Who was John Plankinton and why is he important to Milwaukee? Arriving in Milwaukee at age 24 with about $400, he opened a butcher shop and earned $25,000 by the end of his first year. By 1847, he was buying random lots of land west of the Milwaukee River, including twenty-two acres in the Menomonee Valley and several city blocks west of Water Street, north to Wells, earning him the title, “Father of the West Side”. West Water Street, one block east of Second Avenue, was renamed Plankinton Avenue, in 1929, to honor the man. Plankinton established a series of meat-packing businesses with partners who left their own legacies, including; Frederick Layton, founder of the Layton Art Gallery, now part of the Milwaukee Art Institute; Phillip Armour, later known as one of the robber barons whose meat-packing plant still operates in Chicago; and Patrick Cudahy, Jr., whose descendants still operate the Patrick Cudahy meat-packing plant in Cudahy. At one time, his was the fourth largest meatpacking company in the country. In 1864, Plankinton paid taxes on the highest income, $104,100, in the city of Milwaukee. As part of a jest, he built the Plankinton House in 1868, a hotel he lavished with the best furnishings even though it seldom made a profit. Plankinton’s investments in real estate, meatpacking, and also railroads helped him build one the greatest fortunes in Milwaukee in his lifetime. [1]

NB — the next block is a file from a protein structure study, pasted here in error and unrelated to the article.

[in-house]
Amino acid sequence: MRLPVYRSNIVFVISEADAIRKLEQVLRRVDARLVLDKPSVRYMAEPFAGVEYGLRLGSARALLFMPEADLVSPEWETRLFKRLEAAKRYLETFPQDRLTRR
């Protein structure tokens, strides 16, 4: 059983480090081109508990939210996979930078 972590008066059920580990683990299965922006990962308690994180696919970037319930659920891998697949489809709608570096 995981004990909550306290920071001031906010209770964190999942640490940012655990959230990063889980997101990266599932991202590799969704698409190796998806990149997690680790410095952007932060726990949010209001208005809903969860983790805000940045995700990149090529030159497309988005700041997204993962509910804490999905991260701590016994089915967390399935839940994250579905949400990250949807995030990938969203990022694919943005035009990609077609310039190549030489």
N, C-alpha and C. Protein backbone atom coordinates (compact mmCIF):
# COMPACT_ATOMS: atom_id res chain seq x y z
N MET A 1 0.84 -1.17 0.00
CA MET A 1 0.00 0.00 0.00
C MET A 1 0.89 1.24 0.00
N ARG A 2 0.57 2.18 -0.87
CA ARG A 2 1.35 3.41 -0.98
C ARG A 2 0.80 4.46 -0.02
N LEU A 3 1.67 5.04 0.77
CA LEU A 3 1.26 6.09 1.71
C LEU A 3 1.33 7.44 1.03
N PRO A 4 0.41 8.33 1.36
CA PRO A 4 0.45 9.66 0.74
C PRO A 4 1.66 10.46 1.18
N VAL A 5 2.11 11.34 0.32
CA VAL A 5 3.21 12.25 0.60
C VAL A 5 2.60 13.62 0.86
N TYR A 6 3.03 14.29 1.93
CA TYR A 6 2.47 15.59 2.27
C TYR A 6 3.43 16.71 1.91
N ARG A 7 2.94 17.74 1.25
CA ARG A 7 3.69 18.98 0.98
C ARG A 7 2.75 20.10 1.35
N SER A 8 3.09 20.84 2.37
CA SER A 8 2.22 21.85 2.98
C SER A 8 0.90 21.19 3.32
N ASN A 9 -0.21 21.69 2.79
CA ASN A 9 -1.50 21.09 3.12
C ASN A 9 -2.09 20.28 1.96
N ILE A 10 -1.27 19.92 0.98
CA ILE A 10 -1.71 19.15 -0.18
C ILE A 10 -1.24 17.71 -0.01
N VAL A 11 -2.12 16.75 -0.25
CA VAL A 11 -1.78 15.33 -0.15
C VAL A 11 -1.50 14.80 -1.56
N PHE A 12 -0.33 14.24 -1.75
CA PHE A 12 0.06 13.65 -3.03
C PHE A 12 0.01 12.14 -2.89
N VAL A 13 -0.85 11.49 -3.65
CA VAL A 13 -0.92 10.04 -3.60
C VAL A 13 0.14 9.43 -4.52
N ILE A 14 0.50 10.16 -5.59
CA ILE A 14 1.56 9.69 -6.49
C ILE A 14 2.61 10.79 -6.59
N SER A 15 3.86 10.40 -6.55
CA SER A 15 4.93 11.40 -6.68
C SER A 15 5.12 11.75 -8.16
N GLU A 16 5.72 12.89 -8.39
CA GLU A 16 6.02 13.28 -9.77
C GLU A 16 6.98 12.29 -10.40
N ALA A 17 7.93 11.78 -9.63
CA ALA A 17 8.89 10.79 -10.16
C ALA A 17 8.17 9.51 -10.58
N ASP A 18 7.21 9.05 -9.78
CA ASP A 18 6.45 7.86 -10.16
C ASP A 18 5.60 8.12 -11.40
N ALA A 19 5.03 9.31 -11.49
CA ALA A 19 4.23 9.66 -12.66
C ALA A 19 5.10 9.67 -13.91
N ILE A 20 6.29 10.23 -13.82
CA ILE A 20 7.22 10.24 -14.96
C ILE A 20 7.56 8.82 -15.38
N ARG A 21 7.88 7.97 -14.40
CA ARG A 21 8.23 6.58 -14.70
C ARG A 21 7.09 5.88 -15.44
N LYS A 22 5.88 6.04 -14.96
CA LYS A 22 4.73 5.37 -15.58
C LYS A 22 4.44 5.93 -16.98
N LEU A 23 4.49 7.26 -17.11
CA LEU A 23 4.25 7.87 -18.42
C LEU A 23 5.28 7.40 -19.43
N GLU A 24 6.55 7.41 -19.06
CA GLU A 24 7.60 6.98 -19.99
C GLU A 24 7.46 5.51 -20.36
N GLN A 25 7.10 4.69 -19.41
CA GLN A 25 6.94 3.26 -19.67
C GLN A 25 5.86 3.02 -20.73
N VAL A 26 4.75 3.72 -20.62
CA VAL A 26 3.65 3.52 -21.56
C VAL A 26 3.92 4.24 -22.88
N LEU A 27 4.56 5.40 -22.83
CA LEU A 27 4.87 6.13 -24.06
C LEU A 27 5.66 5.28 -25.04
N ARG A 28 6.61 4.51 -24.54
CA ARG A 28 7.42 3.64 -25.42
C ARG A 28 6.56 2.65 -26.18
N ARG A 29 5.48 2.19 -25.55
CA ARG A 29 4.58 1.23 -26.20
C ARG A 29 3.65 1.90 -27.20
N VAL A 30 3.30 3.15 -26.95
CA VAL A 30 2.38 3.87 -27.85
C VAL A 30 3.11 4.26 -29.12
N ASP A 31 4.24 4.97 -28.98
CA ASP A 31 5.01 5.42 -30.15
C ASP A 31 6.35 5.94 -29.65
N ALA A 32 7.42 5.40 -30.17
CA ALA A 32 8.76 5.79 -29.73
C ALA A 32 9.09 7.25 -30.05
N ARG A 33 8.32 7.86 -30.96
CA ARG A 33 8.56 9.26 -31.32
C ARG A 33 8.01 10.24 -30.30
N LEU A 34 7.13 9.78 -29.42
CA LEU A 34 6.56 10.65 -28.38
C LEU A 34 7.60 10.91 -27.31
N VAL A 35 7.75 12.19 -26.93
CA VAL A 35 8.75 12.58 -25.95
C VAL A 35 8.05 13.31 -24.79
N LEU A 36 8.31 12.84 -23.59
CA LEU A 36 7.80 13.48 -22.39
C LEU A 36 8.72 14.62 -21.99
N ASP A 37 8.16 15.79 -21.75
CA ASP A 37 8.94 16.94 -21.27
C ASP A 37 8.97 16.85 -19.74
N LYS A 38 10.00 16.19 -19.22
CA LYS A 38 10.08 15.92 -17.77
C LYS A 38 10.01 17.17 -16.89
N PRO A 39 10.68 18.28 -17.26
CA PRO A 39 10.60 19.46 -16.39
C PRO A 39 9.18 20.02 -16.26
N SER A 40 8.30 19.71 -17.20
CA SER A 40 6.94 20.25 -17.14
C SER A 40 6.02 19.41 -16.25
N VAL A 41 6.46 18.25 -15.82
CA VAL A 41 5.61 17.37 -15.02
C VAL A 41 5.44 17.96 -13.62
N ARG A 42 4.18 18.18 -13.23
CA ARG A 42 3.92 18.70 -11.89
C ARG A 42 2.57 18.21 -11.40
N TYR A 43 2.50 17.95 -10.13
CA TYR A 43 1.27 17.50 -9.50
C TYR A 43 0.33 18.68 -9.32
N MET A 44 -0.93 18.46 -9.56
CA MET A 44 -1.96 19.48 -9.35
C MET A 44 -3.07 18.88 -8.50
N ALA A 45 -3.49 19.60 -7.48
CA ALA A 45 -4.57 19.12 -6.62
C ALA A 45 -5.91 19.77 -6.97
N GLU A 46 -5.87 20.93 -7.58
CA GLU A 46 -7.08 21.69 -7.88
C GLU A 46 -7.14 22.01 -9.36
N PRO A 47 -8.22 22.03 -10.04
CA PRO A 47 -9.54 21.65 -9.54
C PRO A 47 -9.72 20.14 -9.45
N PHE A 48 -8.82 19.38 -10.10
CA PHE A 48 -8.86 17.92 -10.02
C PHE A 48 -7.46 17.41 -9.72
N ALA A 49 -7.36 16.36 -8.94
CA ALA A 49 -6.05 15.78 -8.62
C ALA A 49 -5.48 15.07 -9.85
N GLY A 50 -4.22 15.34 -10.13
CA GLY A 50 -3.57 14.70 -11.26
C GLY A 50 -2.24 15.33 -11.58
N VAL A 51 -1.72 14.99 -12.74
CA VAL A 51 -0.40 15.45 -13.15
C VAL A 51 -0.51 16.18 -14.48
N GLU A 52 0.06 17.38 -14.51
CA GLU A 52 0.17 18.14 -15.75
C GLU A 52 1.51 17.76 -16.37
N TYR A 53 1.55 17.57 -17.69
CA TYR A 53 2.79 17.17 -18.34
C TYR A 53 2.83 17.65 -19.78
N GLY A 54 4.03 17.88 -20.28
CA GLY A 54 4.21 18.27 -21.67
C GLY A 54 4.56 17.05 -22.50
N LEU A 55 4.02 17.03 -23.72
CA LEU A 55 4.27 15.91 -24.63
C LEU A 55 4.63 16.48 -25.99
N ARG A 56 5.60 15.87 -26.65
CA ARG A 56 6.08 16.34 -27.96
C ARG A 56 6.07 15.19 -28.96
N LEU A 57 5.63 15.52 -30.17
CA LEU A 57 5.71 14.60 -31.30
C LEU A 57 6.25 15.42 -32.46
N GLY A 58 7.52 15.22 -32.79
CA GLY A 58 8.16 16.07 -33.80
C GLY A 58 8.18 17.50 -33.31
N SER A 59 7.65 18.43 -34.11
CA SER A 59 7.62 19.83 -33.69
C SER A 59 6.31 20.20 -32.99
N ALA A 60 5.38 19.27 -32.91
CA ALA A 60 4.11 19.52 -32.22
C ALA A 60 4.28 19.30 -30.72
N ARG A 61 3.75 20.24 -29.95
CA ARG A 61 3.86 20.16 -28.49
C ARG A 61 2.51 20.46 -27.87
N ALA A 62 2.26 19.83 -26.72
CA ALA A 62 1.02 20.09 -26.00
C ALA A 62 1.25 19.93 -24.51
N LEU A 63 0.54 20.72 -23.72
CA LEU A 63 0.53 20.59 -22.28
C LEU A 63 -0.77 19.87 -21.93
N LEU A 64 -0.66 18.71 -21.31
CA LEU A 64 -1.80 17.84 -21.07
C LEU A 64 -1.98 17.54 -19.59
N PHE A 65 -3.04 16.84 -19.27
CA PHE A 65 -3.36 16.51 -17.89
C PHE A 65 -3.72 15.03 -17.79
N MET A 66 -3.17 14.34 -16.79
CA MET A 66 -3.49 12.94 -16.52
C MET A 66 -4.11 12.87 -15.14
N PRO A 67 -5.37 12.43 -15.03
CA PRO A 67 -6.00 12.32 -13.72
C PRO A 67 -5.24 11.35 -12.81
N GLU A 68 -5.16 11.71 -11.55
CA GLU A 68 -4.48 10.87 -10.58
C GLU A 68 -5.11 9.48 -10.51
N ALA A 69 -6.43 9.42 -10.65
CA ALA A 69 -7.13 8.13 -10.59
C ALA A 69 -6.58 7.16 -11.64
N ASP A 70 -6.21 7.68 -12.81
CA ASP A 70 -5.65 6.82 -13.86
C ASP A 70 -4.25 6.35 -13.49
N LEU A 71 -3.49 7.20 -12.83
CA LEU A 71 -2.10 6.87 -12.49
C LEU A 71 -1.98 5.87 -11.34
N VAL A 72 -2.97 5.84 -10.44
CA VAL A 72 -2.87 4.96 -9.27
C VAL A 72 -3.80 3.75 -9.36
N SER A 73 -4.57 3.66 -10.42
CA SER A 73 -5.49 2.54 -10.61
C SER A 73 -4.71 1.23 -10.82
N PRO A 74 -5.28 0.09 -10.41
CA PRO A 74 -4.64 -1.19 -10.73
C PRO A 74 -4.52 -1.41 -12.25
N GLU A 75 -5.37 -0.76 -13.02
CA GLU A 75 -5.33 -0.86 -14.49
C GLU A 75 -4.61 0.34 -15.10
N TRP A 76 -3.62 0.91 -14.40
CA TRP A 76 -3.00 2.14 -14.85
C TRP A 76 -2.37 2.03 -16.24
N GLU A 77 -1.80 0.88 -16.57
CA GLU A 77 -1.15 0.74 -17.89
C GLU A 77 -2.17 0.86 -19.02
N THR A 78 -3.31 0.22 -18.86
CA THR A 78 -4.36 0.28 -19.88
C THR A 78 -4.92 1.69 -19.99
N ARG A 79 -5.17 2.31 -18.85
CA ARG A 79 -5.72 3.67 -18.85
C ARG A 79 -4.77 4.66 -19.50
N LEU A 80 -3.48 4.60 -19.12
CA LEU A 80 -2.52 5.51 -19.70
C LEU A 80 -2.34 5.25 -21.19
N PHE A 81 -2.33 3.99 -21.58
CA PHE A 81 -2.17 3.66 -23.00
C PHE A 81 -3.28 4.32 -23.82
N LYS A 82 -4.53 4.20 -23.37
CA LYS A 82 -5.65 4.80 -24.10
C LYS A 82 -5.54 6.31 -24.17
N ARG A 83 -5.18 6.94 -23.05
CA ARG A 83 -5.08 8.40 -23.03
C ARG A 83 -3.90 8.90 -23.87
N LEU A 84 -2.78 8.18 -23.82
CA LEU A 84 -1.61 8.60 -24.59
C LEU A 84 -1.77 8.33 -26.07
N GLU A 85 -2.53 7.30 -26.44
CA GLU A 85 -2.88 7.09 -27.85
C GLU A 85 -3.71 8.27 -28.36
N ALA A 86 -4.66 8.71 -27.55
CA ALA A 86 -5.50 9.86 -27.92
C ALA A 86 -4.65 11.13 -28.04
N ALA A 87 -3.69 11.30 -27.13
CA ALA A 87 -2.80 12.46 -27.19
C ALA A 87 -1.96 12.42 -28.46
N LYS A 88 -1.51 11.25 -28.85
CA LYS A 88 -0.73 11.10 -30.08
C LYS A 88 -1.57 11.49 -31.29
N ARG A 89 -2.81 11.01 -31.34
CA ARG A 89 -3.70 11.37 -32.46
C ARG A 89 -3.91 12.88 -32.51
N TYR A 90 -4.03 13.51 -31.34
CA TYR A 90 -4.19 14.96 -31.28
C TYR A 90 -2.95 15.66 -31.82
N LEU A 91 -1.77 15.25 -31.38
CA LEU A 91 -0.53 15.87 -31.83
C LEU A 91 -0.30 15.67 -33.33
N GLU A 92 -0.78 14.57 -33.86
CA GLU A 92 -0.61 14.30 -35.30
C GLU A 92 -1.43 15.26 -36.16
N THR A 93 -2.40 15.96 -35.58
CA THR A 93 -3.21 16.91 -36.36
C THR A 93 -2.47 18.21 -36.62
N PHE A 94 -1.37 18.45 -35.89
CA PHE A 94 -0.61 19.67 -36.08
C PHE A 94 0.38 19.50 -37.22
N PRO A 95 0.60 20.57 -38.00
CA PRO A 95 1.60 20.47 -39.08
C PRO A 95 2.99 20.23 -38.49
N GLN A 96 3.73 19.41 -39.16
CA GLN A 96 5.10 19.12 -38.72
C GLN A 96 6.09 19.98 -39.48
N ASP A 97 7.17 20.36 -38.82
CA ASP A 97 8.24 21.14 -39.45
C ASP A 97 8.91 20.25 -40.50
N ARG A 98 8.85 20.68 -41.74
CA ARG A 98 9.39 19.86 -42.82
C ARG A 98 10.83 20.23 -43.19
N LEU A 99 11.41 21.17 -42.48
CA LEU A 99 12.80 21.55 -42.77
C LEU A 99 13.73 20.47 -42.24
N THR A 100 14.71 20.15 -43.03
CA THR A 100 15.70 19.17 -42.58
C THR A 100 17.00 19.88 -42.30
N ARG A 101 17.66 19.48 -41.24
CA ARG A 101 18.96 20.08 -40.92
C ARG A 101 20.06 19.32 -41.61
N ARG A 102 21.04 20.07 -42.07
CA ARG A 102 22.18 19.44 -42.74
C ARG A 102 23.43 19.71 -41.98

John Plankinton was very public spirited, promoting business, culture and addressing poverty. He served on many boards and was a central figure in several Milwaukee civic projects, including building the first public library and providing significant funding for an exhibition center. [2] In 2008, Greg Shutters wrote an article that identified Plankinton as one of a trio of industrialists, “mutually responsible for building Milwaukee from a small town into a thriving metropolis.”[3]

[1] Milwaukee Sentinel, “Death Wins Him, Milwaukee Merchant Prince and Princely Merchant,” 30 Mar. 1891 A1.

[2] Howard Conrad, History of Milwaukee Co: Settlement to 1895: Vol. II ( Chicago: American Biographical Pub. Co., 1895) 301-303.

[3] Greg Shutters, “Milwaukee’s Best,” MJ: The student magazine of Marquette University, 4 Dec 2008,

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